A Bit About Dog Food For Our Pets

Home cooked meals have become a post-pandemic alternative for some pets. (Photo by Josh Resnek)

By Josh Resnek

I have two dogs, Scout and Rosie.

They both love to eat – what a surprise!

For years, I have been acting like an American, buying dog food, canned food and bagged dry food.

Recently, in the post COVID, high inflation era we have now entered, dog food in cans has soared, in some case by as much as 50%.

Maybe you notice this or maybe you don’t but the higher prices for the canned and bagged stuff pushed me to re think how I feed my dogs, and also, to re think about what I feed my dogs.

We all know that canned dog food is a word I cannot print that begins with an s and ends with a t. The bagged dry stuff isn’t much better although in the end, I think it has more nutrients than the canned stuff.

Recently, I began cooking what my dogs eat.

This really isn’t too far of a jump since my dogs often eat leftovers from our dinners, and about anything else I toss into their bowls.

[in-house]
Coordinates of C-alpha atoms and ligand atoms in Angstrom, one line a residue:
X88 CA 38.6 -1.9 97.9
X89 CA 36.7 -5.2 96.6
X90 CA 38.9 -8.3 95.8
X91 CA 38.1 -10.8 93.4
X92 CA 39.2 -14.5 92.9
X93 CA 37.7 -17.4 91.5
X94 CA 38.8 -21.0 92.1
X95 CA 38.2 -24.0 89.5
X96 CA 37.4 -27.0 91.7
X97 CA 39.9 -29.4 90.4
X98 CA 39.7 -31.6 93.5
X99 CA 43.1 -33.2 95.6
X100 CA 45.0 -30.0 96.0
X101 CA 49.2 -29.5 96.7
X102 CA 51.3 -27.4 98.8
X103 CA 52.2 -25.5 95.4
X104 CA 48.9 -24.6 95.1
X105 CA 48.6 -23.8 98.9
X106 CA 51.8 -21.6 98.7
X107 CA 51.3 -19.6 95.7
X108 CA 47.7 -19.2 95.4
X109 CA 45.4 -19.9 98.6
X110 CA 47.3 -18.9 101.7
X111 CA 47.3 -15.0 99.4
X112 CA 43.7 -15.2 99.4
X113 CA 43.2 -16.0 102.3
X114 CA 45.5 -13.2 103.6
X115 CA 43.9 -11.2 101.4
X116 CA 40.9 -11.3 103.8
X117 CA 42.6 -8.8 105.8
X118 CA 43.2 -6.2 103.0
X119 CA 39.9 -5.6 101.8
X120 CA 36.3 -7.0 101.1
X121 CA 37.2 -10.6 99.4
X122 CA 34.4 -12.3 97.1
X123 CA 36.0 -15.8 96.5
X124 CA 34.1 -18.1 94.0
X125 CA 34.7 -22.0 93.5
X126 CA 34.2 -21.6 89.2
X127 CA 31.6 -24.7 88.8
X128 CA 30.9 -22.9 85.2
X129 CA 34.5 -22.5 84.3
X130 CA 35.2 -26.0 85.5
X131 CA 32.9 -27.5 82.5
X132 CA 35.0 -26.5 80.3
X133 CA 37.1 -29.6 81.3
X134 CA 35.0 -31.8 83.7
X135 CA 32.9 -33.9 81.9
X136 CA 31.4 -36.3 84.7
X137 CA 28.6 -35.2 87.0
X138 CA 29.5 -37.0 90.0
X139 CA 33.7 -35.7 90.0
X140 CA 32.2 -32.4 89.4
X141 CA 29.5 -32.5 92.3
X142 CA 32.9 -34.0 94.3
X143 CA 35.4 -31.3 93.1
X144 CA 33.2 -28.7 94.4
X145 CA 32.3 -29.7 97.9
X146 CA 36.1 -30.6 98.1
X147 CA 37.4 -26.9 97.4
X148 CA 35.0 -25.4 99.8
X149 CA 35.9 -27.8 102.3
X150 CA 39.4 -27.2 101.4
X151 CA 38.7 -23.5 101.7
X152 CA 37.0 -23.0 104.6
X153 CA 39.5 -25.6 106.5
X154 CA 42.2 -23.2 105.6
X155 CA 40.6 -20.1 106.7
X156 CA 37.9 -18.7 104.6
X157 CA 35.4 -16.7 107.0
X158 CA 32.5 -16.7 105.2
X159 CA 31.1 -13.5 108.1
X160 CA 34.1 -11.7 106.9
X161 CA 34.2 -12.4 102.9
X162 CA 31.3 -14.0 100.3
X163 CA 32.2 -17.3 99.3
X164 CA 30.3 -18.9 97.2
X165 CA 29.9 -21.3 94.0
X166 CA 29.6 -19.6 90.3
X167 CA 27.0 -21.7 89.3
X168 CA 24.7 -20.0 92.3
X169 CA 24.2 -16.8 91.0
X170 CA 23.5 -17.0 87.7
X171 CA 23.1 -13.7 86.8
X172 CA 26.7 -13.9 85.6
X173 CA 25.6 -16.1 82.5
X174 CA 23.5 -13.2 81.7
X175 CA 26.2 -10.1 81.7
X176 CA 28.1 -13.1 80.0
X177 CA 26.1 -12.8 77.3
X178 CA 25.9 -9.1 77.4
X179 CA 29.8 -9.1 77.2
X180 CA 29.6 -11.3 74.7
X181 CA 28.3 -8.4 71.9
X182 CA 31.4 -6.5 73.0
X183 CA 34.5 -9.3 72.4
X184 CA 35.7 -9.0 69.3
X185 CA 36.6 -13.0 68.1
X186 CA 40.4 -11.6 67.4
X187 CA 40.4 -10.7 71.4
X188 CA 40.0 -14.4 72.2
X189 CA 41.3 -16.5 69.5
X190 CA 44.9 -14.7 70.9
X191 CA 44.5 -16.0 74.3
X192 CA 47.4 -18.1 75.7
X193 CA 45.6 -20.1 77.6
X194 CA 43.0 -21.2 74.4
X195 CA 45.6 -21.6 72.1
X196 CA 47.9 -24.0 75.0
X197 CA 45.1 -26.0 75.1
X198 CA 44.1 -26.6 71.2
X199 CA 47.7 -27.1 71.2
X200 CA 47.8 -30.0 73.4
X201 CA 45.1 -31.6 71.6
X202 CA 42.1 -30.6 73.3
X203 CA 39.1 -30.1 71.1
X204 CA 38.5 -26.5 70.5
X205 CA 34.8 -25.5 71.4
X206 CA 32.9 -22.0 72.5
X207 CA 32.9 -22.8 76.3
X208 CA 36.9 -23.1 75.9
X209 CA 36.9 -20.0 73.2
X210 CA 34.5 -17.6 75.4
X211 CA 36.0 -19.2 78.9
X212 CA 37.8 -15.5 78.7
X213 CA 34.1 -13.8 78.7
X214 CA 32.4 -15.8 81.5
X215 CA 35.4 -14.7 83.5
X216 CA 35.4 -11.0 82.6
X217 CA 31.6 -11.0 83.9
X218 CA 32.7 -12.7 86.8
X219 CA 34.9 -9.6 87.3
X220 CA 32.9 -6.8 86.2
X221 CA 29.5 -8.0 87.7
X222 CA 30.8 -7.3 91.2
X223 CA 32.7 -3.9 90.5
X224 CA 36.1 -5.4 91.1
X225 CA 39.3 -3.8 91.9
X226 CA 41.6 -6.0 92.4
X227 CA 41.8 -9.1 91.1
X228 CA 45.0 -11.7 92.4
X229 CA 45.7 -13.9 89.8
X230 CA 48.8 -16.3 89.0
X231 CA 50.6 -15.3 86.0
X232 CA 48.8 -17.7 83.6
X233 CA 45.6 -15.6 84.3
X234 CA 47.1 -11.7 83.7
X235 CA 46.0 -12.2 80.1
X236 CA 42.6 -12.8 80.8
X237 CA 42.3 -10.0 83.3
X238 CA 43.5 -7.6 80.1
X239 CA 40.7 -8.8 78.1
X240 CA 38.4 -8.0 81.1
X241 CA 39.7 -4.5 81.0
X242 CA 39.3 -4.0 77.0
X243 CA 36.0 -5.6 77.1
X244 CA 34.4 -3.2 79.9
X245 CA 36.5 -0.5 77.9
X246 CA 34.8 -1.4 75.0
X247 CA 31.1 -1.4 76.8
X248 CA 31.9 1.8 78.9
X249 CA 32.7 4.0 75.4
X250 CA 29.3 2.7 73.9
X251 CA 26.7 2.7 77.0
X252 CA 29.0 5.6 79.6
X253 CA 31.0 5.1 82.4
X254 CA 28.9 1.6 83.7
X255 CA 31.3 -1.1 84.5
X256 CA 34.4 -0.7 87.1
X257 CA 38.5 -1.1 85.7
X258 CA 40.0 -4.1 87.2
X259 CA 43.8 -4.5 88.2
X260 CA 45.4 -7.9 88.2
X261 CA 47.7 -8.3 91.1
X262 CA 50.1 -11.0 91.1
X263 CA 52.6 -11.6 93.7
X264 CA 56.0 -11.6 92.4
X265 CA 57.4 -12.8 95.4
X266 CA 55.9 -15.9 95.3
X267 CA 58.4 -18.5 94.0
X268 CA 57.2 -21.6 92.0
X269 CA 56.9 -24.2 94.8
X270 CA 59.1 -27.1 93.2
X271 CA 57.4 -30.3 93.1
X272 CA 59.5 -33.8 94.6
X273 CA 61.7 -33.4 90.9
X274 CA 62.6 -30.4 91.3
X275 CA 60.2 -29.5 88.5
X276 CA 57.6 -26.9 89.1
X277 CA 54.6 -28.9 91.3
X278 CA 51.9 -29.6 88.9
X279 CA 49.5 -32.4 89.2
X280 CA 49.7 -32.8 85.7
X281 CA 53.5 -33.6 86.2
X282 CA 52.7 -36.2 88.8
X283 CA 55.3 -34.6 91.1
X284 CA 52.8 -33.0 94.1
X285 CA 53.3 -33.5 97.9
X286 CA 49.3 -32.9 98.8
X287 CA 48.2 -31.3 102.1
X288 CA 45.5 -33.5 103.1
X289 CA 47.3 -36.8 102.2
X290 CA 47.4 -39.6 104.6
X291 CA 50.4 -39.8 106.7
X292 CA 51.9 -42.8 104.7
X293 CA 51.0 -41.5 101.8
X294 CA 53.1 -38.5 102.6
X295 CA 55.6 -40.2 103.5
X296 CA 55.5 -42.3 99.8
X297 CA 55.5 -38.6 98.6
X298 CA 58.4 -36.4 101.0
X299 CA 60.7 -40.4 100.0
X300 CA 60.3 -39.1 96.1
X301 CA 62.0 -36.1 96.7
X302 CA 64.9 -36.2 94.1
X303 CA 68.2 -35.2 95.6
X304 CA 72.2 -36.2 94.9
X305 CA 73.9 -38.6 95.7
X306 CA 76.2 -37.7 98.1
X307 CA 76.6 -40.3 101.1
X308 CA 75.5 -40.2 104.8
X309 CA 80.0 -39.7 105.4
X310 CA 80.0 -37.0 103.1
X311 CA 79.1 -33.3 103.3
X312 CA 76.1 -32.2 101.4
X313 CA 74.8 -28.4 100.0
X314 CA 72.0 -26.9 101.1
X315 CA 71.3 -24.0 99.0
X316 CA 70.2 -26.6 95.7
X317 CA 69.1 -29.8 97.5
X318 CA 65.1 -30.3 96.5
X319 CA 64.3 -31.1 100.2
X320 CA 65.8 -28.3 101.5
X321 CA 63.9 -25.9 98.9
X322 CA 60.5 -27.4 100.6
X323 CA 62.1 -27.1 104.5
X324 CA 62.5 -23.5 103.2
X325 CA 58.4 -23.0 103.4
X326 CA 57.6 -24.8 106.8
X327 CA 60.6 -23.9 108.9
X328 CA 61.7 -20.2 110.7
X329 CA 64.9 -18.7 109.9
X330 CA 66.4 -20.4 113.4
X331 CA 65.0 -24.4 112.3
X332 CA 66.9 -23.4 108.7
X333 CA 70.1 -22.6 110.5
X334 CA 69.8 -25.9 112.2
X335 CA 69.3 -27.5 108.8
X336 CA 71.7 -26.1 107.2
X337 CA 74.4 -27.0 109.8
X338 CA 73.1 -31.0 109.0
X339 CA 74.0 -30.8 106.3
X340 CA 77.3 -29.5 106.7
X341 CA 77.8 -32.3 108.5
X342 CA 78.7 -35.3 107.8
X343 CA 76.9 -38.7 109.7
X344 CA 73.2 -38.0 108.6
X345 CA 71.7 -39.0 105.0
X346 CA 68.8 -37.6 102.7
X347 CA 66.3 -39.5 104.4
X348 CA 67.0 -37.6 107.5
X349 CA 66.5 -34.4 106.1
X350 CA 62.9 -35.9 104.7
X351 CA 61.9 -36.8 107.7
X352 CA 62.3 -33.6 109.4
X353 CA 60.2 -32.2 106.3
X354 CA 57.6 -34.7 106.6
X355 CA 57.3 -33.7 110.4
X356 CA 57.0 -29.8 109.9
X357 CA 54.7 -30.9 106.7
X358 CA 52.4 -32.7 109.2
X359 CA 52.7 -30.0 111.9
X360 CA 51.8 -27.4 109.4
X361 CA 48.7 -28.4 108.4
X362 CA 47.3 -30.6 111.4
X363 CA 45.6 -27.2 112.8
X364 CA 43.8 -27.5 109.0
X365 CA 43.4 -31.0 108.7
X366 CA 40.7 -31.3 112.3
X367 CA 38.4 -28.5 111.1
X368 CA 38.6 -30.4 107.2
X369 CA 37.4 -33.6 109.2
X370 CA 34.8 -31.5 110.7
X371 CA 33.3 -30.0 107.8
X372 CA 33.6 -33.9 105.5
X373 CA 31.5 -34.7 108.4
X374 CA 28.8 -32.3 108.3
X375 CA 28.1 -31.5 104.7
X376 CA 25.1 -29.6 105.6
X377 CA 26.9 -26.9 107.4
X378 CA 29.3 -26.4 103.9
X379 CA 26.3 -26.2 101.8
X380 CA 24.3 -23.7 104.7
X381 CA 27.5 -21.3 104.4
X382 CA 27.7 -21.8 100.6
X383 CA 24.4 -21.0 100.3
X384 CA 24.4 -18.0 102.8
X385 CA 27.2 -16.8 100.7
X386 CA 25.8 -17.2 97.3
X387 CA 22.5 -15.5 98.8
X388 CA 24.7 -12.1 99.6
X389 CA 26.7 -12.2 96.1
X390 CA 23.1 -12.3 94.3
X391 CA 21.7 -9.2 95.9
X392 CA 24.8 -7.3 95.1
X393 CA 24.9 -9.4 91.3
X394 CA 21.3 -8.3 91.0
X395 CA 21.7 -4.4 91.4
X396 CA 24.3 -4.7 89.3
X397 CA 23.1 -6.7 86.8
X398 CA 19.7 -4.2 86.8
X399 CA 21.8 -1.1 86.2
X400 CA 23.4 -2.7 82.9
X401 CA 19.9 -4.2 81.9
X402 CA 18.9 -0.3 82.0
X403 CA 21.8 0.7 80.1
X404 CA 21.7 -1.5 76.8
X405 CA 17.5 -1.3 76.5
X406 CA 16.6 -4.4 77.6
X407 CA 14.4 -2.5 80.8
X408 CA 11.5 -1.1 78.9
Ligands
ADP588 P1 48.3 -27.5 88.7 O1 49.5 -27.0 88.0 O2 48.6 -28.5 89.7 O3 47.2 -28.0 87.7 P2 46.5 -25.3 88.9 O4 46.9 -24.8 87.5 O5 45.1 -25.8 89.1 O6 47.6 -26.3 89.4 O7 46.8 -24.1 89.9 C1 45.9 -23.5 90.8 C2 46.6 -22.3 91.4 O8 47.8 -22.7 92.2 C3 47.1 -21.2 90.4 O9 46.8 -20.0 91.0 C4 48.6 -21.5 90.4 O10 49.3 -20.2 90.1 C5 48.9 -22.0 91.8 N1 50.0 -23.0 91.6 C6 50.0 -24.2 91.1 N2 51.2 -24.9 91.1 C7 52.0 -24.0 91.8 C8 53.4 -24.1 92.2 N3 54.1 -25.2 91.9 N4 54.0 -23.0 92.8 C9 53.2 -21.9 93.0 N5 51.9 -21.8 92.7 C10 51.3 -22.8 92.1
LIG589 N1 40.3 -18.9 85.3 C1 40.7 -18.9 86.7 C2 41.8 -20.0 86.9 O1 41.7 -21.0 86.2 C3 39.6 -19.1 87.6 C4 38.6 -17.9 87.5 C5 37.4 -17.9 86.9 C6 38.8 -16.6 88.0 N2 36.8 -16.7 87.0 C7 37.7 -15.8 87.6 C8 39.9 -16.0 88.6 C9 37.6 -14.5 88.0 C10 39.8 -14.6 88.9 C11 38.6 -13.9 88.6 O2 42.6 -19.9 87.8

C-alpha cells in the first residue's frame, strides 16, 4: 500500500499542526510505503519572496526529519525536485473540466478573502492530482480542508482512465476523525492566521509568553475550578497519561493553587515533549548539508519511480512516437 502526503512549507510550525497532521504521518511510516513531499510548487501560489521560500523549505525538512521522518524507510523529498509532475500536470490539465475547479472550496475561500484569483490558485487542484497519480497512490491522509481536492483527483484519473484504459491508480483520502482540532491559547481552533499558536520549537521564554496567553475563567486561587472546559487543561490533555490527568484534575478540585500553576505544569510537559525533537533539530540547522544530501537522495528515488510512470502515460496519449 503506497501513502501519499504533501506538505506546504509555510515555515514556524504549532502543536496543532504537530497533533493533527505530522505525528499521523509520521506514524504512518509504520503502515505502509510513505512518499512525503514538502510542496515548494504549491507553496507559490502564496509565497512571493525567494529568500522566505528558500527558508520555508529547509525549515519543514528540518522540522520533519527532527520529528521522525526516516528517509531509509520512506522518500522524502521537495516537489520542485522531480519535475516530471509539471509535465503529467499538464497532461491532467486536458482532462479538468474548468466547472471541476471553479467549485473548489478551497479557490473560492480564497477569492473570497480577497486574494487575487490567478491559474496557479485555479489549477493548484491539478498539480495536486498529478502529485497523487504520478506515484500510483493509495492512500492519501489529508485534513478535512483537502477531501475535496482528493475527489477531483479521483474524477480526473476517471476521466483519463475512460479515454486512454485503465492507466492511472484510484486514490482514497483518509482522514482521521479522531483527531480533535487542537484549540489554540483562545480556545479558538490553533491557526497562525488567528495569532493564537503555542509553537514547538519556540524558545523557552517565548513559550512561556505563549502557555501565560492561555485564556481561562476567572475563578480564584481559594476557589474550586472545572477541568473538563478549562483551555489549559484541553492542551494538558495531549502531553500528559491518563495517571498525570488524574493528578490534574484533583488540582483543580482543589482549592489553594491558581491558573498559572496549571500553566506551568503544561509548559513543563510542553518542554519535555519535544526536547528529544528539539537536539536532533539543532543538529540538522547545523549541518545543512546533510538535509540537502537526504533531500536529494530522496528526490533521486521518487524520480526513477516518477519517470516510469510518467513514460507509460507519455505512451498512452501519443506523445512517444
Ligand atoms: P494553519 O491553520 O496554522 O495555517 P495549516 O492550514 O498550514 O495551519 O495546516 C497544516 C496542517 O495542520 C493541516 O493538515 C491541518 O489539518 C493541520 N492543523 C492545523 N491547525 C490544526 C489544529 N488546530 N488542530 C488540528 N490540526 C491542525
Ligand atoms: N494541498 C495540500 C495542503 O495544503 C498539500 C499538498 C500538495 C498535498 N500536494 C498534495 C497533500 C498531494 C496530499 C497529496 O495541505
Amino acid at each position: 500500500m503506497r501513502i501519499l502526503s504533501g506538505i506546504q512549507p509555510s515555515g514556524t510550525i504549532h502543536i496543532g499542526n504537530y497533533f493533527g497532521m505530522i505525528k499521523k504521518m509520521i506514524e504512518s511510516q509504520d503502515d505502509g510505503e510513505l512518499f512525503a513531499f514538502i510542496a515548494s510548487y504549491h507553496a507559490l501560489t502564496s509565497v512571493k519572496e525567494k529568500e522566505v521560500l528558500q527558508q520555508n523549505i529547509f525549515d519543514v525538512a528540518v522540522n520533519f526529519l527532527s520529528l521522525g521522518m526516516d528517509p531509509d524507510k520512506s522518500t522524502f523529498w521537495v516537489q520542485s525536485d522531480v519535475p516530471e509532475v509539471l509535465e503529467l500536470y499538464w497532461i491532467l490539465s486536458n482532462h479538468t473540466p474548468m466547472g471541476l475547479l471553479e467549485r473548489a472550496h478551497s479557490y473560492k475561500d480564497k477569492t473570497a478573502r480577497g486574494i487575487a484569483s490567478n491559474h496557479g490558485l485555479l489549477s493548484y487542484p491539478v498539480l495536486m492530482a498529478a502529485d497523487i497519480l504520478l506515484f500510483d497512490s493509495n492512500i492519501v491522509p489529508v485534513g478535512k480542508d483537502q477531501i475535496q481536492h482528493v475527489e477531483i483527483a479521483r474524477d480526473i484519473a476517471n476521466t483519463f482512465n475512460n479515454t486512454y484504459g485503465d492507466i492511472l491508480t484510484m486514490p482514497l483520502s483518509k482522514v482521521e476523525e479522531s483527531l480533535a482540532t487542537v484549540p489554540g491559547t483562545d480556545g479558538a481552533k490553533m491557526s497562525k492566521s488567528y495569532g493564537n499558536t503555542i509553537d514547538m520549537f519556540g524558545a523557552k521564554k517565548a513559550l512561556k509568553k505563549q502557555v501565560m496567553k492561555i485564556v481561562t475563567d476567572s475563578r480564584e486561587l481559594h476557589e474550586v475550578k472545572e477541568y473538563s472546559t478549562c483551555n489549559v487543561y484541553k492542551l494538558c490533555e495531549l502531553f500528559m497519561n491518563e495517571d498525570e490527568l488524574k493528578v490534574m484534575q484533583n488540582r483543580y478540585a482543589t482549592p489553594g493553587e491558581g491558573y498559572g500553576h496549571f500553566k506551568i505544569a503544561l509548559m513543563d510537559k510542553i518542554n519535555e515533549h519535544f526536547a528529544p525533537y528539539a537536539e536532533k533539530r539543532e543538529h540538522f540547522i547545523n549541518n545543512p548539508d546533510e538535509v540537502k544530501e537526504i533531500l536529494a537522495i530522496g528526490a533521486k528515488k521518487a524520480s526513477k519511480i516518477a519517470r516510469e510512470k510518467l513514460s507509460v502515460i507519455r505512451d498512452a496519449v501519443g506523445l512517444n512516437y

From my observation of watching my dogs devour whatever is in their bowls I have noticed this: there are certain dry foods that they will not eat. They either don’t like the smell or the taste or both.

And there are canned foods that cause my dogs to produce rather difficult explosions of wet, stinking dog mess that I have to clean up.

Cooking their food myself gives me some control over what they ingest and what comes out afterward.

Here’s what I have been doing.

I buy several pounds of ground meat or turkey, and several pounds of potatoes, and cans of beans and whatever else I think might make for good taste, some health and heartiness.

I cook the beef, toss it into a big plastic container. I cook the potatoes after chopping them and toss them into the beef. I open cans of garbanzo beans and Campbells beans, and for good measure, I open several cans of Chef Boyardee meatballs and spaghetti and toss them into the mix, and If I have corn or peas, I toss that in as well.

ThenImixitallupandcap it and put it in the refrigerator. Three or four or five pounds of

food goes a long way with my two dogs.

Bottom line, making their food myself has turned out to be more economical than buy- ing canned and dry dog food.

Watching them eat what I make is also a different experience.

I could be wrong, but I be- lieve they eat with more vigor and intensity the home made food than the canned and bagged stuff – and they are healthier for it.

If I could, I’d ask them which they prefer.

But I’d be waiting a long time for a reply!

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